Emma is fucking a writer. Well, she thinks she’s fucking someone who writes from time to time, but him? He assures her she’s fucking a writer.

And then he gets published, and even she has to admit she’s fucking a writer. It maybe wouldn’t bother her so much if she didn’t also write, but she does, and she’s disciplined. For two years, she’s been getting up at 6 every morning, weekends included, to write, and she knows her novel still isn’t quite good enough to submit. Perhaps she’ll send out the next draft – the ninth draft. He on the other hand, wrote a whole book in what seemed to Emma like a series of afternoons in the pub. She didn’t even realise he’d proofread it before he sent it off.

When the book comes out, she takes solace in the fact she knows he’ll at least say nice stuff about her in the acknowledgements. But his mum is there, his sisters, his nieces, even his fucking cat is there. But Emma is not.

‘Read it, honey’ he tells her, when she confronts him, ‘maybe there’s a surprise for you inside.’

So she reads. Fifty pages, a hundred pages, two hundred pages. Still no Emma.

‘I wouldn’t lie to you,’ he says. ‘Keep going.’

She’s on page 356 before she discovers her surprise. He’s waited right to the end to show her how much she means to him.

On page 356, the hero proposes to his girlfriend with a ring hidden in a cake.

And Emma?

Emma is the name of the waitress who carries it.


Delphine is having a clear out. It’s been three months since her husband left and she’s ready for a fresh start.

She has already filled two bin liners with clothes, dithered over whether to keep her wedding photos (not the professional ones, they cost too much to bin, but the ones the guests took – Delphine and her husband had left disposable cameras on every table. The idea had seemed cute at the time), and got rid of all the novels her mother-in-law bought her as gifts. She’s never read a single one.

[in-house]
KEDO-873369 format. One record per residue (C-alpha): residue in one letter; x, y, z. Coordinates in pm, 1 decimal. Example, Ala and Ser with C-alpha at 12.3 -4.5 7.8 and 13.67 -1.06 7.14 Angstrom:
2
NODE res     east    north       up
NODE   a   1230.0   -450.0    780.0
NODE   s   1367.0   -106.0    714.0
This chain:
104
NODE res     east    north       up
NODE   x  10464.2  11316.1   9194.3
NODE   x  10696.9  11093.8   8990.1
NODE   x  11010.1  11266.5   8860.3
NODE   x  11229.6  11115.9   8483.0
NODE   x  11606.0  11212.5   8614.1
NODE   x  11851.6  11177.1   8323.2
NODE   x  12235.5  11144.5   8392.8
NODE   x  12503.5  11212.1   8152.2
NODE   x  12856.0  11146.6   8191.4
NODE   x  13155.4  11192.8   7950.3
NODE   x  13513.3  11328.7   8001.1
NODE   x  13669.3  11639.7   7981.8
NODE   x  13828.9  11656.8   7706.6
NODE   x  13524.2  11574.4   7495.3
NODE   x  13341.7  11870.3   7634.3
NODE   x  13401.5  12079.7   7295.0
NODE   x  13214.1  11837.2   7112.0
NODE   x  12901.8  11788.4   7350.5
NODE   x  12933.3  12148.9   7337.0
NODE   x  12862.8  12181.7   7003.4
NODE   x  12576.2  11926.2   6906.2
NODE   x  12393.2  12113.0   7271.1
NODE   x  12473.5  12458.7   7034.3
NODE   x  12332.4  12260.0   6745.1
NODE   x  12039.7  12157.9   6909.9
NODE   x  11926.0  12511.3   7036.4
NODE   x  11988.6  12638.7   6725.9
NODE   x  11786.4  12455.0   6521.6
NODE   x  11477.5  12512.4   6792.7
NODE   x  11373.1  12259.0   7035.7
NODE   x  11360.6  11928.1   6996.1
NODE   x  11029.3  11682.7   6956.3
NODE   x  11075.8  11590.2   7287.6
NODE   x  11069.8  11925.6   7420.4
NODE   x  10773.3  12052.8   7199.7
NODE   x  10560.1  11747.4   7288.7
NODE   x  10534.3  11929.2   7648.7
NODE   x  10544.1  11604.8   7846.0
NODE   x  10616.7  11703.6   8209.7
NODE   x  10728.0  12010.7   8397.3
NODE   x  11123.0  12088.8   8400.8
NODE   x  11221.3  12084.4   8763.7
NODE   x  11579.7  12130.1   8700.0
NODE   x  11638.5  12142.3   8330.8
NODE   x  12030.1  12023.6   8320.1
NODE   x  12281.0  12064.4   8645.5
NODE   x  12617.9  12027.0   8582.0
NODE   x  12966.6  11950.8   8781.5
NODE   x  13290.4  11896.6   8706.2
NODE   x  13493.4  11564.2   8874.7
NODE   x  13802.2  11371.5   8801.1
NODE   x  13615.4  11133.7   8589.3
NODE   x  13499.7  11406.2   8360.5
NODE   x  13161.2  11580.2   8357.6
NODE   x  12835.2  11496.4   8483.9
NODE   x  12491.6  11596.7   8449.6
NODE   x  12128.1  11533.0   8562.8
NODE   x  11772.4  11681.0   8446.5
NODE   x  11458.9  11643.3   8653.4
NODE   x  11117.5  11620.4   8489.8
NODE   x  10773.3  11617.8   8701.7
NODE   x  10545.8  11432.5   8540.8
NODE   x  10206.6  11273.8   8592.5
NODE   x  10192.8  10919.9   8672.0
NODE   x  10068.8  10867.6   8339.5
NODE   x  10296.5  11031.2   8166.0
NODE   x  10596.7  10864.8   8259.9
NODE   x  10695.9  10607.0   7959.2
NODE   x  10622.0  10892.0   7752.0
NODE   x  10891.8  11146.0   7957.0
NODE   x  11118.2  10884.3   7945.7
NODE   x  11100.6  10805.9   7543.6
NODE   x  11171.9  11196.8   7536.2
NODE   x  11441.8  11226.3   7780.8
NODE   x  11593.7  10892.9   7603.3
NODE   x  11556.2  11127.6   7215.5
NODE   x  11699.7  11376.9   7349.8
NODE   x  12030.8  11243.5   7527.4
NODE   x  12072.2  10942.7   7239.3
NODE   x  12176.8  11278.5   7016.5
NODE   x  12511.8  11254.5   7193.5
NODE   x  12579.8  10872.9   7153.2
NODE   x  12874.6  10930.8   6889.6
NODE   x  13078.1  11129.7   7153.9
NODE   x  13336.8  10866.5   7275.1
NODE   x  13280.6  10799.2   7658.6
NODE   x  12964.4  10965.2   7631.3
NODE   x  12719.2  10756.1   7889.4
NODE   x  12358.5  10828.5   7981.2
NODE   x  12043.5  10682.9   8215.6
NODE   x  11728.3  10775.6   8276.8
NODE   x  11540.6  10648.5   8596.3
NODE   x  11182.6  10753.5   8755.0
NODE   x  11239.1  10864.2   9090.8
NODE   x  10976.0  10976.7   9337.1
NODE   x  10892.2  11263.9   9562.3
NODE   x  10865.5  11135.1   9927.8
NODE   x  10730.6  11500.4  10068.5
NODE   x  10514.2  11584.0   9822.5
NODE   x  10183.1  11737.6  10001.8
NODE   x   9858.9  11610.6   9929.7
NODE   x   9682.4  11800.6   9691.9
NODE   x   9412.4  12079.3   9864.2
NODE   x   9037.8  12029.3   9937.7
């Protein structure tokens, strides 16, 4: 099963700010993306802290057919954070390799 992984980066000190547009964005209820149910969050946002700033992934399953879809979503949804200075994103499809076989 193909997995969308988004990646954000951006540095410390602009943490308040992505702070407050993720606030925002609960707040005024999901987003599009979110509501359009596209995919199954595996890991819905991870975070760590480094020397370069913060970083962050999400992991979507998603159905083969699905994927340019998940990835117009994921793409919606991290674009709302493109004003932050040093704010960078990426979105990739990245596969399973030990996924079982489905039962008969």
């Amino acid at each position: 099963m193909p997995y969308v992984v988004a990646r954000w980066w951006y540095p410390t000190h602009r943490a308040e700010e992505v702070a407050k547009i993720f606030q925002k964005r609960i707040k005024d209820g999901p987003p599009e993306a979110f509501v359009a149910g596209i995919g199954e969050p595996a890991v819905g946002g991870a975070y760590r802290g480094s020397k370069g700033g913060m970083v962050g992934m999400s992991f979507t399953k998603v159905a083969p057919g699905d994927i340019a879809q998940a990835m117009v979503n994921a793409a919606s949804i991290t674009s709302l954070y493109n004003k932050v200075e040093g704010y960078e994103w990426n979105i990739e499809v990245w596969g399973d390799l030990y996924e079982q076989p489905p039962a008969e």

She moves on to the cupboard under the TV. There are so many DVDs, so many board games – so many things to not have in common with someone. Perhaps it’s no surprise it didn’t work out.

Behind all the DVDs and games though is a box she’d almost forgotten about. A box full of VHS tapes – of home video footage. But this is not footage of weddings, christenings or birthday parties, this is recordings from the bedroom in the first year of marital bliss. It seems incredible that the man she could no longer bear to lay beside, let alone have inside her, was the same man who let her film all these tapes with a second-hand video camera, but somehow that’s the truth. For the first year of their marriage they made the tapes, in the second year they watched them together, and in the third year Delphine watched them alone. Since then, they’ve been forgotten – the thick layer of dust that coats them is testimony to that.

Watching them now is not an option. She no longer has a VHS player, and even if she could find one, on Gumtree or somewhere, she can’t imagine her therapist having anything good to say about her filling her time watching sex tapes of her ex.

And yet. The thought of the videos alone has made her wet. She slicks her fingers between her folds, finds herself drenched. An idea comes, just before she does. Perhaps she doesn’t need to watch them. Perhaps she could just…